After I present my ideas about experiential listening (see the post by this name), I am of course asked by teachers: “How do you implement Experiential Listening in a language class?”
I have talked elsewhere about my seminal experiences as a high school teacher in Togo. Just as I realized that improving my Togolese high school students’ listening required — above all else — getting them involved (my “aha moment”), making a shift from the traditional approaches of teaching listening to this more holistic approach requires a conscious change of mindset..
To develop this learner-centered approach to listening, it is essential to consciously include — even overemphasize — subjective (interpretive) and inter-subjective (interactive) activities as part of listening instruction In a nutshell, the new paradigm has to be: teaching listening = probing the listeners’ subjective and inter-subjective experience (Rost, 2016).
We can bring about this shift by making adjustments three instructional areas, the first of which is: Choosing and staging the most “impactful” input that promotes engagement.
Because the goal of experiential listening is engaging the learners in meaningful learning experiences, the optimal type of input is usually a text involving an interesting conflict— just the kind of thing that worked with my “model students” in Togo. I call these “impact texts,” an audio or video text — a short story, a song, a dramatic scene, a lecture, or presentation extract, an emotional conversation or confrontational debate. To create an impact, the text should contain a diversity of ideas and a range of possible conclusions. Essentially, listening to the text should invite curiosity, discussion, and values clarification.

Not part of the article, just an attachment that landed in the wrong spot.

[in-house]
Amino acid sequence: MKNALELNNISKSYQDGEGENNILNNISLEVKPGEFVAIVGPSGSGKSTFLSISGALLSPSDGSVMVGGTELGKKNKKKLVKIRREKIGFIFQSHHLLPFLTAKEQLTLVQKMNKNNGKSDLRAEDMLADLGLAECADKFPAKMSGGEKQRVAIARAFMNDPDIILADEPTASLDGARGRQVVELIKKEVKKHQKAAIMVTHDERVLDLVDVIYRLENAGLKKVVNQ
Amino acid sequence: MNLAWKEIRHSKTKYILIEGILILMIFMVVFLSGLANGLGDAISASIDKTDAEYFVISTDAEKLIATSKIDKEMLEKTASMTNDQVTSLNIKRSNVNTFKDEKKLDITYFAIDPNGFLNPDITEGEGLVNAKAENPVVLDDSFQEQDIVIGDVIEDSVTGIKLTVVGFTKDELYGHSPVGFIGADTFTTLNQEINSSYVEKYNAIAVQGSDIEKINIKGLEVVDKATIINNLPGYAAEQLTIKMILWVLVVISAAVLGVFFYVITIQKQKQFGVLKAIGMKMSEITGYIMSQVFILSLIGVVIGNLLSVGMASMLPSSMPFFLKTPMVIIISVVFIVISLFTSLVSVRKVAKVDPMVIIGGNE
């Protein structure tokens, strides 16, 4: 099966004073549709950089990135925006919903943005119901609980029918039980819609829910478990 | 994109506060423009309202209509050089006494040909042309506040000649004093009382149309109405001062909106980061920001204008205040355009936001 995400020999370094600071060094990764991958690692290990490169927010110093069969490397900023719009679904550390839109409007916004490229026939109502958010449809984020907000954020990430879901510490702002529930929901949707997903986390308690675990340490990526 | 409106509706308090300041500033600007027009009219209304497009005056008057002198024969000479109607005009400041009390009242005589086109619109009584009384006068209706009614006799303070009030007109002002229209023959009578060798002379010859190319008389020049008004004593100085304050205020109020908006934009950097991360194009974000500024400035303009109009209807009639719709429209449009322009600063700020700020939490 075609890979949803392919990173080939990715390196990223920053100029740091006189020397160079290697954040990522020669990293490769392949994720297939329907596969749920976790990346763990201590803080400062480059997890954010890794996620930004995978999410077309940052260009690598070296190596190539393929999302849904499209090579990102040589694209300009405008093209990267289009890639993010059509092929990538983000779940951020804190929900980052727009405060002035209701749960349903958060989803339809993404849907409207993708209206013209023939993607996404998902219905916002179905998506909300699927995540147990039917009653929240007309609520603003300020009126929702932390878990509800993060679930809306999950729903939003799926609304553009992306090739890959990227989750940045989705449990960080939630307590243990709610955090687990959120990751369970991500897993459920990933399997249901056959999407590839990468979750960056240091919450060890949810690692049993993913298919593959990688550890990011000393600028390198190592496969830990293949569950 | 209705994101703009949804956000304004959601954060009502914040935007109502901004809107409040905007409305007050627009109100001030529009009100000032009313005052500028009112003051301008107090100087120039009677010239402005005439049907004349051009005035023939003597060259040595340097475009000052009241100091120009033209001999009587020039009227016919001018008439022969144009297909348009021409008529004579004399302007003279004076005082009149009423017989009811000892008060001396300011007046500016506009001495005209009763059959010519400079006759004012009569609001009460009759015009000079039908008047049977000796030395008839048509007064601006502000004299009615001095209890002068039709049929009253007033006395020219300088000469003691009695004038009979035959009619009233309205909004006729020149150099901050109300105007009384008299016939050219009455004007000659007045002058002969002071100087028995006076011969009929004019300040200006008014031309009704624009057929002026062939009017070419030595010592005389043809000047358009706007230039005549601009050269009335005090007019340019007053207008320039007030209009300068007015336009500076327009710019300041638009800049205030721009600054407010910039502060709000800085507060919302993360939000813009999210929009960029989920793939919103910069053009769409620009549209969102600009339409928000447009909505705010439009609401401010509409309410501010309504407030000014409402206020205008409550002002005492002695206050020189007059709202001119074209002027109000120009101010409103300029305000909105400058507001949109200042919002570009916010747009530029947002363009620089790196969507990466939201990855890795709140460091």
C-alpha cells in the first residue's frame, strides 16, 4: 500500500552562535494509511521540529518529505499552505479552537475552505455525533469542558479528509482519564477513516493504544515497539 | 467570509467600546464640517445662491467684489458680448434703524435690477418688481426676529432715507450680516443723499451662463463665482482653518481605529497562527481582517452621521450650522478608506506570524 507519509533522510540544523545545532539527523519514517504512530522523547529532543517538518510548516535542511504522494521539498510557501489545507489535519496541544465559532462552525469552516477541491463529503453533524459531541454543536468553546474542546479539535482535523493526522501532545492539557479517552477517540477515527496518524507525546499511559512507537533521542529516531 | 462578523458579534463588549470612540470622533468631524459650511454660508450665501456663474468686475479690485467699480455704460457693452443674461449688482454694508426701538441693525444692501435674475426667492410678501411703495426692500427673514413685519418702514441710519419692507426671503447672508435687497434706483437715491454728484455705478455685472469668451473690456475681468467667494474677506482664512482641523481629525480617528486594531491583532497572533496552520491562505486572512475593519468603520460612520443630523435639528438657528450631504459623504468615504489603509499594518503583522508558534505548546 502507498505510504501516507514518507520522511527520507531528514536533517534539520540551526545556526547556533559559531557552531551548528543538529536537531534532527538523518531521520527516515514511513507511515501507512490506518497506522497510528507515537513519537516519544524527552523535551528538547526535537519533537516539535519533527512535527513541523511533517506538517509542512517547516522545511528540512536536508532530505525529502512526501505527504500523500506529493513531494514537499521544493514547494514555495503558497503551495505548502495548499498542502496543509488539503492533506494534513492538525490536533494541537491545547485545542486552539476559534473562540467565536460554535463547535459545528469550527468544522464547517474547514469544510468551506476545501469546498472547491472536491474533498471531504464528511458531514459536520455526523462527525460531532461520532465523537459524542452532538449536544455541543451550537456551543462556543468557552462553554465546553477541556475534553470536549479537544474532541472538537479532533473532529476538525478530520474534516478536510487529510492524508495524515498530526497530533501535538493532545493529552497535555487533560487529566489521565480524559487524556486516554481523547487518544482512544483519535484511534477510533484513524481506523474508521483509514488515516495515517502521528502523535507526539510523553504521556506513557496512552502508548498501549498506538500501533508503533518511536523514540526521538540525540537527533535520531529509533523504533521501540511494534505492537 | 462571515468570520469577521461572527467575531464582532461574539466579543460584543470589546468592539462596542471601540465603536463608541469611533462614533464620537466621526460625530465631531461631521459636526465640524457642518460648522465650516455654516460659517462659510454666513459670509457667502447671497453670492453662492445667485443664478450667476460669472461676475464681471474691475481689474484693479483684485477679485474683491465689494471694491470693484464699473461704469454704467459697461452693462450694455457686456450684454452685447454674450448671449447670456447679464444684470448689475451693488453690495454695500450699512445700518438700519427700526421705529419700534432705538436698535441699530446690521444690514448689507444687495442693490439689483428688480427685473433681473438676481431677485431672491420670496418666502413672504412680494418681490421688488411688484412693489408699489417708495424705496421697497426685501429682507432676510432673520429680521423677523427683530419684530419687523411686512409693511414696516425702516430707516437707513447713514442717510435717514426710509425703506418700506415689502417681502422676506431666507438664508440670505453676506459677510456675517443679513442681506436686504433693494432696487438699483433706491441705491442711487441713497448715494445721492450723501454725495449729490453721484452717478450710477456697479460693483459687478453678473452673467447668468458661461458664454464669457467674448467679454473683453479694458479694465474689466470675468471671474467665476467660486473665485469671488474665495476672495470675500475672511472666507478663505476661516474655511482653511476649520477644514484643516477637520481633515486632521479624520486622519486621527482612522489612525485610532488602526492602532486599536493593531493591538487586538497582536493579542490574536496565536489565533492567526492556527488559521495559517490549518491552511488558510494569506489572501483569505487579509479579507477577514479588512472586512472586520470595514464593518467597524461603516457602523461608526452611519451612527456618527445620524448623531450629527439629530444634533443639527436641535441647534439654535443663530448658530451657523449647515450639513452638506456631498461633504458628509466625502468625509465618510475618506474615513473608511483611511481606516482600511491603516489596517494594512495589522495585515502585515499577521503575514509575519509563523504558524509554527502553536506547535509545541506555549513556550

Michael Rost, principal author of Pearson English Interactive, has been active in the areas of language teaching, learning technology and language acquisition research for over 25 years. His interest in bilingualism and language education began in the Peace Corps in West Africa and was fuelled during his 10 years as an educator in Japan and extensive touring as a lecturer in East Asia and Latin America. Formerly on the faculty of the TESOL programs at Temple University and the University of California, Berkeley, Michael now works as an independent researcher, author, and speaker based in San Francisco.